Like most of the colo data centers in this post, nearly all of its content is geared for late-stage prospects that have already navigated past the awareness and consideration stage of the buyer’s journey.
The Bottom Line
Most of the colocation data centers with a presence on YouTube seem to share a few common characteristics.
Despite these eight YouTube channels being associated with some pretty sizable companies, some even publicly traded; most are barely dipping their pinky toes into the pool with just a few dozen videos created over the past several years.
Another common finding: There is very, very little
Nearly all of the videos are either location-specific tours and feature explainers.
While this kind of sales enablement content can be very useful, it only becomes relevant when you’ve attracted marketing qualified leads using other channels.
If data center services want the opportunity to attract website visitors and generate leads that are in the first 60% to 90% of the buyer’s journey, in the awareness and consideration stages, the video content strategy needs to change quite drastically.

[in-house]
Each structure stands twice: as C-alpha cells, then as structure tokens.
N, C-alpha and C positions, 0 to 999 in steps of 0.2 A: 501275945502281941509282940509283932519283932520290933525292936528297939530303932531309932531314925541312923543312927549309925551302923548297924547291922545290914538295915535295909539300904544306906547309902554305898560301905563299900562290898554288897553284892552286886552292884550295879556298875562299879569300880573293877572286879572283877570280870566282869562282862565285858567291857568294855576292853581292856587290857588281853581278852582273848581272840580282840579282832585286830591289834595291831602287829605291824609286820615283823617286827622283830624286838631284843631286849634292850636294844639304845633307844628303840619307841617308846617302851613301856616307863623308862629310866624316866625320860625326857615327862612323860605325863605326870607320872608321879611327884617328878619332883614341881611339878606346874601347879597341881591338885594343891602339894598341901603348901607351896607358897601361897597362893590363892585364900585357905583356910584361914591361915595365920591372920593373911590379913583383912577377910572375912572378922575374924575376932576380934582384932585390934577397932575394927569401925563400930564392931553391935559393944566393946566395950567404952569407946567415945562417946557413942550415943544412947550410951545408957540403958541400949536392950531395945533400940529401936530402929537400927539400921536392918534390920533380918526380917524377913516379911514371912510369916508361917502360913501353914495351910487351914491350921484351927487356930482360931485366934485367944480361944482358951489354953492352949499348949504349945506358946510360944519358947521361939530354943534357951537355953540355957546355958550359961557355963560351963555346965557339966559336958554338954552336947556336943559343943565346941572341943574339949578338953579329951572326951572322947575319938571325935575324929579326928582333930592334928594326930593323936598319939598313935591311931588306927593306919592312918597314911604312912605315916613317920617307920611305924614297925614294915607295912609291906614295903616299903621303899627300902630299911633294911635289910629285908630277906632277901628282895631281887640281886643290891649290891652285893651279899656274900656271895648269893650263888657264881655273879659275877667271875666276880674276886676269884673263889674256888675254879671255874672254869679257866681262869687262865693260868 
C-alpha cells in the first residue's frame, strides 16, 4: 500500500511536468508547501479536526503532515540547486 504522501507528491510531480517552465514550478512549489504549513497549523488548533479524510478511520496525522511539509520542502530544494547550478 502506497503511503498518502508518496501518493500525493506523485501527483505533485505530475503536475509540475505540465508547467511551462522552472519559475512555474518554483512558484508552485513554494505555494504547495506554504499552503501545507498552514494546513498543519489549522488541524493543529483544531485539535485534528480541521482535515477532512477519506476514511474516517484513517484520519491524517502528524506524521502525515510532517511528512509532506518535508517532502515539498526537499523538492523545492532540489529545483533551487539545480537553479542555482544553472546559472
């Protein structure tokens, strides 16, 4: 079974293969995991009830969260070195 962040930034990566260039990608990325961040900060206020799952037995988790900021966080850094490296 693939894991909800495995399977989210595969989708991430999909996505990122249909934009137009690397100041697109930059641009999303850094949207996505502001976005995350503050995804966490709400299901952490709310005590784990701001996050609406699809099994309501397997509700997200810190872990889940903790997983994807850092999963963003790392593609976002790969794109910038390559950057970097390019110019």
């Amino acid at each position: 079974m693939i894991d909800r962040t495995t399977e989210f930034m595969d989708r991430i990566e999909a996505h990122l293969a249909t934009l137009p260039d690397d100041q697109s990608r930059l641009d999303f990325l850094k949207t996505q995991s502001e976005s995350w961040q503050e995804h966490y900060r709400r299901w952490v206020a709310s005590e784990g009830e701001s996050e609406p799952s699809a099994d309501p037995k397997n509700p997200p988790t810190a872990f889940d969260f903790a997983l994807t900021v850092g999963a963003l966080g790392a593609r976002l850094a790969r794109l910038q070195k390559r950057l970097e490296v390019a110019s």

Instead, each data center needs to
- Identify who their ideal buyers are
- Invest in developing buyer personas that pinpoint what prospects actually care about early on
- Support this with keyword research, and
- Create helpful, educational content that addresses the hundreds of most common questions that your best prospects care most about
What kinds of video content are working best for your data center service? What’s actually attracting net new website visitors and leads, which ultimately close into new sources of clients and revenue? Share your thoughts in the Comments below.
And if you’re struggling to connect the dots on how content, including video, translates into leads, sales opportunities, and new clients for your data center, be sure to download our free eBook on “Inbound Marketing for Colocation Data Centers.”
Topics:- Data Center Colocation